Last summer, SFist broke news about a Section 8 housing project on Golden Gate Avenue in the Western Addition, built in the 1970s by a prominent black church in the neighborhood, that was being put on the market to speculators as having potential to be converted to market rate, with rents between $3,000 and $7,000. The church, the Third Baptist Church which is headed by onetime San Francisco supervisor Rev. Amos Brown, filed a lawsuit against the non-profit it created to build and run the housing complex, and as the Chronicle reports, that lawsuit has now been settled out of court. And the 104-unit housing project, Frederick Douglas Haynes Gardens at 1049 Golden Gate Avenue, will remain affordable.
As a condition of the lawsuit, the entire 11-member board of directors of the non-profit, which is called Third Baptist Gardens, has resigned, and will give no direction to the new board taking their place.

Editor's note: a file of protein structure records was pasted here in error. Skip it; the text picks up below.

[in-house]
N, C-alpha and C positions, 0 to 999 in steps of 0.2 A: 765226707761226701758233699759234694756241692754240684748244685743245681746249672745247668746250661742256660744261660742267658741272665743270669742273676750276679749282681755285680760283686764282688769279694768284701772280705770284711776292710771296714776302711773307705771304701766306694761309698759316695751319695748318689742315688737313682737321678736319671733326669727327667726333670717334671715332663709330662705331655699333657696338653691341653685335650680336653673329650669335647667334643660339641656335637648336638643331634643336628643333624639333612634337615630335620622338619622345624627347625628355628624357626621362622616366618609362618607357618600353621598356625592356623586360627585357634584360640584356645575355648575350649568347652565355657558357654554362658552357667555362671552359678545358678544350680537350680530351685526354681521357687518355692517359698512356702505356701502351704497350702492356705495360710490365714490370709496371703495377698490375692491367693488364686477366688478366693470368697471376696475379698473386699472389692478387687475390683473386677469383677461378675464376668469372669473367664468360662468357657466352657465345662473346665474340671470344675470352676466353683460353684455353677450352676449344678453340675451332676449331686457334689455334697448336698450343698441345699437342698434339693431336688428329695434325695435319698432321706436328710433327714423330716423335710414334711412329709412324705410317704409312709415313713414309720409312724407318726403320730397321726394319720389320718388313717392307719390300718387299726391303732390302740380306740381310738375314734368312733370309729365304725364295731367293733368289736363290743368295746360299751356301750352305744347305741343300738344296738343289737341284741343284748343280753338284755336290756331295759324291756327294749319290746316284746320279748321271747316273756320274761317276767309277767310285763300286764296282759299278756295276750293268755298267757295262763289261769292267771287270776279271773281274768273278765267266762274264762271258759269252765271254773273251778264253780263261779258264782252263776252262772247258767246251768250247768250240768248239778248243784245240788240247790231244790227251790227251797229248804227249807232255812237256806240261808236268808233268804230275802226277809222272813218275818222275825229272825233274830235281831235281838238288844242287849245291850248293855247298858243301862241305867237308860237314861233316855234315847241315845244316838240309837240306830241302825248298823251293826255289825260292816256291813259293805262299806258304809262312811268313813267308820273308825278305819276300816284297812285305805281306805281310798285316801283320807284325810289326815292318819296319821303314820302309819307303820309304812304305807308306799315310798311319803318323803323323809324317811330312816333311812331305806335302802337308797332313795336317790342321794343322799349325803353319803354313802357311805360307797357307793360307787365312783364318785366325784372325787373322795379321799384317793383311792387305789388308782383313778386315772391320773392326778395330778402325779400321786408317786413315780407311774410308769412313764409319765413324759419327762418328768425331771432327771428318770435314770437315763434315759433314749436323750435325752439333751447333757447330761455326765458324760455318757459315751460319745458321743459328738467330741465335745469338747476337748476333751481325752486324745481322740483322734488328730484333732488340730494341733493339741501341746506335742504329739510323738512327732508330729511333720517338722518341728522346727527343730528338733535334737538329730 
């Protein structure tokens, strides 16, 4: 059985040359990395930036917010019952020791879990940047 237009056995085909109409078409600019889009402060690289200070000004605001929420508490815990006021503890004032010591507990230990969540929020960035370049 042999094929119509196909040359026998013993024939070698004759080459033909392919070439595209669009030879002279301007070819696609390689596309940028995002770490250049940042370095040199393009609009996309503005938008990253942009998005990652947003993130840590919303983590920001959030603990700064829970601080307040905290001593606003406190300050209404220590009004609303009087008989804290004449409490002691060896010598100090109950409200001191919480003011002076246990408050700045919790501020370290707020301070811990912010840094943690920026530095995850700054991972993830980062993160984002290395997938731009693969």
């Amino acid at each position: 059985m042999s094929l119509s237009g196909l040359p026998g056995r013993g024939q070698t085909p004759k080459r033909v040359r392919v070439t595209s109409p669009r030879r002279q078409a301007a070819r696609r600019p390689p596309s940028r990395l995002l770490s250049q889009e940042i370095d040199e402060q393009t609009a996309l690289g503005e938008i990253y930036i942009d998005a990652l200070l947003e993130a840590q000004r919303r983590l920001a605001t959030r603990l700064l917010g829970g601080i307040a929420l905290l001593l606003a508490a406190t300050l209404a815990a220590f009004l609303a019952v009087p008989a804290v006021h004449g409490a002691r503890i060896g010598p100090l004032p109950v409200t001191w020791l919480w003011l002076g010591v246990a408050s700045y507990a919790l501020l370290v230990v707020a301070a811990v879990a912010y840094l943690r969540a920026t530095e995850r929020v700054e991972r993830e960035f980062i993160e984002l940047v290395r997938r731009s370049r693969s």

The lawsuit alleged that the non-profit, its board, and the former executive director Rochelle Buford-Williams were "blinded by the riches the gold rush dangles," and "repeatedly engaged in misrepresentation, refus[ing] oversight by the church that created [the non-profit]."
A press release from the church last July stated that they'd seen a seller-side email marketing the property as being able to fetch rents up to $7,000, and the suit alleged that the non-profit stood to make a $40 million profit on the sale of the complex. The non-profit's mission when it was founded in 1969, of course, was not for profit, but to buy land and build this affordable housing complex. And current residents of the complex, some of whom pay just a few hundred dollars a month after their Section 8 vouchers, naturally feared they'd be evicted.
It seems that the complex's mortgage to the federal government, under the Section 8 program, is either paid off or close to being paid off, which led to the board deciding to put it out for bid. Former City Attorney Louise Renne, who represented the church in the suit, tells the Chronicle that this case should serve as a warning to other owners of Section 8 properties whose mortgages may be close to paid.